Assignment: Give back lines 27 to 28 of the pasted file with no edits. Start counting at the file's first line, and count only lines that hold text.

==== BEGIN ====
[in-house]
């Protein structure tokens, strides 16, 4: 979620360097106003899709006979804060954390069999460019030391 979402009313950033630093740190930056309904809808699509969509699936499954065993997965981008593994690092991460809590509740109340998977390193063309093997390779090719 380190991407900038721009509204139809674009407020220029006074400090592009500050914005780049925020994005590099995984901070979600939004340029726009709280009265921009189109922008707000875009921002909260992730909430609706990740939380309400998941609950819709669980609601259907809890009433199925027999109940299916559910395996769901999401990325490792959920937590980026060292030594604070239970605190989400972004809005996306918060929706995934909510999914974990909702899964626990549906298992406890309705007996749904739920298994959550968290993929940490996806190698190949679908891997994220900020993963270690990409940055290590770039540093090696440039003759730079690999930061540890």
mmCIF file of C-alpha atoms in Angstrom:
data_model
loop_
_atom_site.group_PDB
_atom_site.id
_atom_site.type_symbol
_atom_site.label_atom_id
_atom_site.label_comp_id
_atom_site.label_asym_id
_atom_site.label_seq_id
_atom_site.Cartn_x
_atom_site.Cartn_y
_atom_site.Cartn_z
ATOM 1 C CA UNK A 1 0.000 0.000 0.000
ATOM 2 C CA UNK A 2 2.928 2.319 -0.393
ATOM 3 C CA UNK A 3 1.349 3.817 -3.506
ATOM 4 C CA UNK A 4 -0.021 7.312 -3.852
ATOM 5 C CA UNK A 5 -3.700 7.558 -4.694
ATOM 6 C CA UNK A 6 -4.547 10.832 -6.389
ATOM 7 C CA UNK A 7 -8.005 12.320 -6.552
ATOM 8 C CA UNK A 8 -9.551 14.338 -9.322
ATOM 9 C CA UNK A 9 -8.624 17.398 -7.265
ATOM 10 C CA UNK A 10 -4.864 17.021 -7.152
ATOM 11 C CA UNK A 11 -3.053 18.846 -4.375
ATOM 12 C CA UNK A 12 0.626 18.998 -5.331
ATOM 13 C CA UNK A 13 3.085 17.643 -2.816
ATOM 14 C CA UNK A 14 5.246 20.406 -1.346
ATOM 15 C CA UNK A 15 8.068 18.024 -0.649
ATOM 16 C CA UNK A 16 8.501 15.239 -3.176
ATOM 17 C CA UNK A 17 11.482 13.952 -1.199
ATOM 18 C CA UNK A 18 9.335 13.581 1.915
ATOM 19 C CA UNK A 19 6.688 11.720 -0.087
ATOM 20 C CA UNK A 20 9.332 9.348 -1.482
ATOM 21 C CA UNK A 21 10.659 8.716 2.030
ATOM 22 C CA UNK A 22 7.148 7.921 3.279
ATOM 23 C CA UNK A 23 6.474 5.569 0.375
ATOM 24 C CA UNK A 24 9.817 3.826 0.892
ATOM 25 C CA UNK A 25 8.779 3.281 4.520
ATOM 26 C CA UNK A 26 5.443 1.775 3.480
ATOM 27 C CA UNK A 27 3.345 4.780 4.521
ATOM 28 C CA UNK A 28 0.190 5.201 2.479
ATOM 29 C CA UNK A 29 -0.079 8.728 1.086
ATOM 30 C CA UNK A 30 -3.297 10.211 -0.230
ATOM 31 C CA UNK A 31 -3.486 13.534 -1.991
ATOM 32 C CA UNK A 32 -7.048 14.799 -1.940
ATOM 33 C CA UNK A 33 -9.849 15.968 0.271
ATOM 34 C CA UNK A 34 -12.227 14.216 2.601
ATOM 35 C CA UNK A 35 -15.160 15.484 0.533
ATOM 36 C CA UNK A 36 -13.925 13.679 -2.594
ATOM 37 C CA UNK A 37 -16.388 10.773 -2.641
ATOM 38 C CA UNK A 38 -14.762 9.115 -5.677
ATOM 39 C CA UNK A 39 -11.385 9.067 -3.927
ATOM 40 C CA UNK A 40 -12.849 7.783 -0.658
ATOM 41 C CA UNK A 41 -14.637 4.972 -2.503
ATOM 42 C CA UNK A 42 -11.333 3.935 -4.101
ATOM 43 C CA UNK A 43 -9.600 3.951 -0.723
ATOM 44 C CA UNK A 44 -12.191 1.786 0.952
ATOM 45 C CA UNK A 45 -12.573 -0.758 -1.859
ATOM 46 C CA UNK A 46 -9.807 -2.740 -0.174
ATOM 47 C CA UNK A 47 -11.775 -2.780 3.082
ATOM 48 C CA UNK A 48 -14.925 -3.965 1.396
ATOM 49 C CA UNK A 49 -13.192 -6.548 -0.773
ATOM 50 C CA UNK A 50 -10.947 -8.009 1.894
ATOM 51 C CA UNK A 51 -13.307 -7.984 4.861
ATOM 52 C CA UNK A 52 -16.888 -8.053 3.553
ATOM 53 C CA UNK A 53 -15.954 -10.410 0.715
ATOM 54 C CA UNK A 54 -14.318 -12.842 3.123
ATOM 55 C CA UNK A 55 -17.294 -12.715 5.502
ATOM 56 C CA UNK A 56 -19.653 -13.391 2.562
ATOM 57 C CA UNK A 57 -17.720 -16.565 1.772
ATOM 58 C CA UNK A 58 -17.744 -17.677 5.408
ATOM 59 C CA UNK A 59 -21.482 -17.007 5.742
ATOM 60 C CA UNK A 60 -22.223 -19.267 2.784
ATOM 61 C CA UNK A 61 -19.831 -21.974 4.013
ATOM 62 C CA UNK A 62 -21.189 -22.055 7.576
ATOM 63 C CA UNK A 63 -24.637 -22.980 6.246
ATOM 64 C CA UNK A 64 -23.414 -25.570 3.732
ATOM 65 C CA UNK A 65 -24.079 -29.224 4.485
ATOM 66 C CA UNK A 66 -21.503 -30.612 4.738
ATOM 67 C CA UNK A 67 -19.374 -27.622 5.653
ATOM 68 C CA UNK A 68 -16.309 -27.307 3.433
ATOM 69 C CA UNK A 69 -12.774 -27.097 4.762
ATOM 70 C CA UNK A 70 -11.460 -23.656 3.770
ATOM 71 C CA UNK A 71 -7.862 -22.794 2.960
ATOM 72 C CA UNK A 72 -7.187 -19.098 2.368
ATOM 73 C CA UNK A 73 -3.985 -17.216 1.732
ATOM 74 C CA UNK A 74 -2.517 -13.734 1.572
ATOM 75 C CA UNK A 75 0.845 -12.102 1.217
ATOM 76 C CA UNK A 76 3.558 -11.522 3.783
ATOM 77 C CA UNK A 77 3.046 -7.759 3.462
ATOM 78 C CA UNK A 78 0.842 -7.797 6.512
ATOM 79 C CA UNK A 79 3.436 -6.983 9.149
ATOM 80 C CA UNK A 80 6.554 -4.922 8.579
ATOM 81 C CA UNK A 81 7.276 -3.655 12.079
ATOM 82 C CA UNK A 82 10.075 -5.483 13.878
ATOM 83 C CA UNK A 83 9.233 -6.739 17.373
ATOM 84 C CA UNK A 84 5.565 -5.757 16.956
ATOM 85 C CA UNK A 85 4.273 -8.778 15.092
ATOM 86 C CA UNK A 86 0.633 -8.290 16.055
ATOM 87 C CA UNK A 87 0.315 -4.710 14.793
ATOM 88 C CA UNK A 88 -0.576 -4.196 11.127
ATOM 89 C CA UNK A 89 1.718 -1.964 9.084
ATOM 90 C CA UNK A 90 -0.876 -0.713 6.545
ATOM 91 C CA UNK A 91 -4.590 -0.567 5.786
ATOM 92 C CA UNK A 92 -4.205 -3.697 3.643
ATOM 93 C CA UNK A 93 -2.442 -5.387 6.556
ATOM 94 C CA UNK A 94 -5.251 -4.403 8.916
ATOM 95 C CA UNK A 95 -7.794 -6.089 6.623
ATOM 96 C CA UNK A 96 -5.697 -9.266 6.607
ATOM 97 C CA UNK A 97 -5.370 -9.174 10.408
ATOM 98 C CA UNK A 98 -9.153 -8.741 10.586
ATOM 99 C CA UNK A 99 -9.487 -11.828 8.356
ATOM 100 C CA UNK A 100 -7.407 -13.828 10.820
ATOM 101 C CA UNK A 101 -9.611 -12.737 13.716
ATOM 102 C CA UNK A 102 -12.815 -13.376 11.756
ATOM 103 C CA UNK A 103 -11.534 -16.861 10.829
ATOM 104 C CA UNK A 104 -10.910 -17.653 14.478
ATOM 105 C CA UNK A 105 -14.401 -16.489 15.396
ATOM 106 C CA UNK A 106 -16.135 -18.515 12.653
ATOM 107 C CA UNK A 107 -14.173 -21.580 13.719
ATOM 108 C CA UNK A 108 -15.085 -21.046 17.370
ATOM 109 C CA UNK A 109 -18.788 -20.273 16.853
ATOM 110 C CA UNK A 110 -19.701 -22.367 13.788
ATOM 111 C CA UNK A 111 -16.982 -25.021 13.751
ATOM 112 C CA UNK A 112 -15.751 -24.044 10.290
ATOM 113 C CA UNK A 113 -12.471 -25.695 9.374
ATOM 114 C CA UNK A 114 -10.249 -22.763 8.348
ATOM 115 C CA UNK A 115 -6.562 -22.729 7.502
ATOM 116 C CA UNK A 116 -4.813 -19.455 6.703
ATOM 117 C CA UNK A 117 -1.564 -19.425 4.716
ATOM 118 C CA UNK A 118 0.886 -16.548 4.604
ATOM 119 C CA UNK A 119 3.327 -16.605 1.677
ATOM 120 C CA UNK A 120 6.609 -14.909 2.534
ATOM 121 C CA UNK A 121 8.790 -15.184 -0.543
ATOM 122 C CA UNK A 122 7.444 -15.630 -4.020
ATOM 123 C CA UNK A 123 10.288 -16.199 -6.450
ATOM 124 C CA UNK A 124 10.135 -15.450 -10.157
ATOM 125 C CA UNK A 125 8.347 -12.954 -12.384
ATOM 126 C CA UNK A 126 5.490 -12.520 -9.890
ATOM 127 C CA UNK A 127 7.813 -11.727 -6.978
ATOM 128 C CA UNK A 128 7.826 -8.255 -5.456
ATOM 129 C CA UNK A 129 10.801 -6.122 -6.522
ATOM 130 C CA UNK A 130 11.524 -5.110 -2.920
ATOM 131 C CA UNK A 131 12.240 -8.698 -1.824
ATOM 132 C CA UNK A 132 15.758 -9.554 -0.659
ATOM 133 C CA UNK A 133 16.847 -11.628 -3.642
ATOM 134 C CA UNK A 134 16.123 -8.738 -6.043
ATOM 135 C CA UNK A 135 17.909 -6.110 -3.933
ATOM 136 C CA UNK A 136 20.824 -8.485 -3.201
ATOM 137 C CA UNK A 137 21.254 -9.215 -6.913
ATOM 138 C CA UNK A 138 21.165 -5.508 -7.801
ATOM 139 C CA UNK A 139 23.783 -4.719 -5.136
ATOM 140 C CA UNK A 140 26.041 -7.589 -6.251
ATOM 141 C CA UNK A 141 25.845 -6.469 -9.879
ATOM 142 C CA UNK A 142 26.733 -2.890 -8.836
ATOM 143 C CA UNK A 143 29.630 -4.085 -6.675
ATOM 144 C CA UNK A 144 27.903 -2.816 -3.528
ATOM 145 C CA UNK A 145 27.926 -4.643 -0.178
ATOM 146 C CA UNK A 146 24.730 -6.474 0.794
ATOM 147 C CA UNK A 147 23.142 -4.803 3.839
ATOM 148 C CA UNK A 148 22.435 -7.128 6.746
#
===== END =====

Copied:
ATOM 12 C CA UNK A 12 0.626 18.998 -5.331
ATOM 13 C CA UNK A 13 3.085 17.643 -2.816